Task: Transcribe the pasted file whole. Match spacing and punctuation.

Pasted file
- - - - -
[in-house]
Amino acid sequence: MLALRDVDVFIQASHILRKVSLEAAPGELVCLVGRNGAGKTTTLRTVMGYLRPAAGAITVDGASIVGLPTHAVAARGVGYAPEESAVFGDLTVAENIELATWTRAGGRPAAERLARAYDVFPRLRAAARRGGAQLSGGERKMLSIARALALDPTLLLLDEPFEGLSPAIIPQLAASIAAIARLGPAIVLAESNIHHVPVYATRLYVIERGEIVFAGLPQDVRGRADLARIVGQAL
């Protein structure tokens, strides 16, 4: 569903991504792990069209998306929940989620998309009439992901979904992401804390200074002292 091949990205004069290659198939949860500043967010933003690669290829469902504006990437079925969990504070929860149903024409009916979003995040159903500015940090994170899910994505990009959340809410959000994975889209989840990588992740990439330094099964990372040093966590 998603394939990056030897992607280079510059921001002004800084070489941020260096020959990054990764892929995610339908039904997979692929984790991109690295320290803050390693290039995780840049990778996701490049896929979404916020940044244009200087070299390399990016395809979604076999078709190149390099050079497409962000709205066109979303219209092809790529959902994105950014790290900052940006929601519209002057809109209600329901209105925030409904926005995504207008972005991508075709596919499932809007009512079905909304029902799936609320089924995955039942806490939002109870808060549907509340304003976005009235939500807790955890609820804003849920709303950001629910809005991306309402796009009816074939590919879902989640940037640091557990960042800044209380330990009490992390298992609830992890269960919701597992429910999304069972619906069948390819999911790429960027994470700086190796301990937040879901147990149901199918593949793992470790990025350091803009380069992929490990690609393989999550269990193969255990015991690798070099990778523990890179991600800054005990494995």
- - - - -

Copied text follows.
[in-house]
Amino acid sequence: MLALRDVDVFIQASHILRKVSLEAAPGELVCLVGRNGAGKTTTLRTVMGYLRPAAGAITVDGASIVGLPTHAVAARGVGYAPEESAVFGDLTVAENIELATWTRAGGRPAAERLARAYDVFPRLRAAARRGGAQLSGGERKMLSIARALALDPTLLLLDEPFEGLSPAIIPQLAASIAAIARLGPAIVLAESNIHHVPVYATRLYVIERGEIVFAGLPQDVRGRADLARIVGQAL
């Protein structure tokens, strides 16, 4: 569903991504792990069209998306929940989620998309009439992901979904992401804390200074002292 091949990205004069290659198939949860500043967010933003690669290829469902504006990437079925969990504070929860149903024409009916979003995040159903500015940090994170899910994505990009959340809410959000994975889209989840990588992740990439330094099964990372040093966590 998603394939990056030897992607280079510059921001002004800084070489941020260096020959990054990764892929995610339908039904997979692929984790991109690295320290803050390693290039995780840049990778996701490049896929979404916020940044244009200087070299390399990016395809979604076999078709190149390099050079497409962000709205066109979303219209092809790529959902994105950014790290900052940006929601519209002057809109209600329901209105925030409904926005995504207008972005991508075709596919499932809007009512079905909304029902799936609320089924995955039942806490939002109870808060549907509340304003976005009235939500807790955890609820804003849920709303950001629910809005991306309402796009009816074939590919879902989640940037640091557990960042800044209380330990009490992390298992609830992890269960919701597992429910999304069972619906069948390819999911790429960027994470700086190796301990937040879901147990149901199918593949793992470790990025350091803009380069992929490990690609393989999550269990193969255990015991690798070099990778523990890179991600800054005990494995």